Note on Malcolm Gladwell

There was a time I really loved Malcolm Gladwell. (Mostly for his Revisionist History podcast.) Then there was a time I really couldn’t stand him. (Mostly for the toxic galaxy brain “everything is not how it seems” trend he just understood before anyone else.)

Listening to a bit of Revisionist History again, I must again say that I appreciate his work. Is it a bit bonkers, oversimplifying, cutting corners? Sure! But this ain’t the 2010s any more, so everything is a bit bonkers, oversimplifying, cutting corners. What I appreciate about it is the playful, childlike joy in every of the weird weird stories he’s digging up. It’s clear: There is a man who has his audience and his millions and who is now paid to spend his time and his producer’s money (oh – his own money, he’s also an entrepreneur!) on any flight of fancy coming his way. The internet at its best! How beautiful!

There is also something wise in his attitude that I more and more learn to appreciate. A younger, more idealistic me would have seen it as careless, egocentric, even reckless. The way he celebrates fraudsters, for examples. His wild extrapolations. But I am not that person any more. I think we all understand internet celebrities better by now, how they too are experts only in a very narrow field. Gladwell is special among celebrity authors in how he has kept his connection to the here and now and all the messy chaotic details of the world. Sure, he is about the grand theories, but only because he doesn’t take them serious.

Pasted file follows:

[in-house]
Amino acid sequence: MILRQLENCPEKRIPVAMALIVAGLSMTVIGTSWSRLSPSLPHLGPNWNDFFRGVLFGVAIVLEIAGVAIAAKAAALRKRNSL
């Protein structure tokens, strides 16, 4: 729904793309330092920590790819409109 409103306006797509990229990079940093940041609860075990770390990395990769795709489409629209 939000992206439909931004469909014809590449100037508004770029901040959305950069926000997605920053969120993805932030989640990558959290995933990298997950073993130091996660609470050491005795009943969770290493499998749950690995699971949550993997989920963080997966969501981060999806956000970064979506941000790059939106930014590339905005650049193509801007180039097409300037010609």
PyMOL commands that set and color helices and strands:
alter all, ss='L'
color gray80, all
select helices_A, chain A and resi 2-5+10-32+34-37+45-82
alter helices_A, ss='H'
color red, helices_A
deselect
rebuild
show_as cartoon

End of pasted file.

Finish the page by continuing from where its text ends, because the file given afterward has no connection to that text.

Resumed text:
In “Hamlet was Wrong” he tells his story of hiring people. It’s just adorable! He runs into a guy on the streets, finds out he’s an accountant, and wants to hire him right away. The accountant has to force him to a real meeting to feel professional. Same with his assistants. He hires one assistant’s flatmate as he assumes she has good taste!

Why? Because he’s a “nihilist.” It’s not that he doesn’t care, but he thinks all the hiring theater is bullshit. So why bother.

I guess that’s why my stance towards him changed (for now?) whereas I still detest the galaxy brain twitterverse. There is no irony in galaxy-brainery, no real playfulness, no not-taking-yourself-serious. Sure, all the theories are totally bonkers as well, but all the gurus pray about them as if the world depended on them. You are supposed to take them serious! You could imagine Pizzagate to be a kind of weird postmodern online performance, but alas, it wasn’t!

And that’s the other thing. You can be fun and playful and earnest nonetheless. In “A memorial for the living“, he tells the story of 9/11 Memorial Plaza and how everything came together. How the winning architect was an underdog. How the construction needed mountains of ingenuity to get done on time.

The highlight is an interview with the person whose job it was to research the names of all the victims. She tried to find the names of the homeless who got missing, and tried her best to find out who know whom, so their names could stand next to each other on the memorial. The lady is driven to tears when she tells the story of how she wasn’t able to link the names of two people who died in different towers.

America, you are such a strange country. Having people like that, yet wasting all our time with oh so many obvious assholes, charlatans, and grifters…

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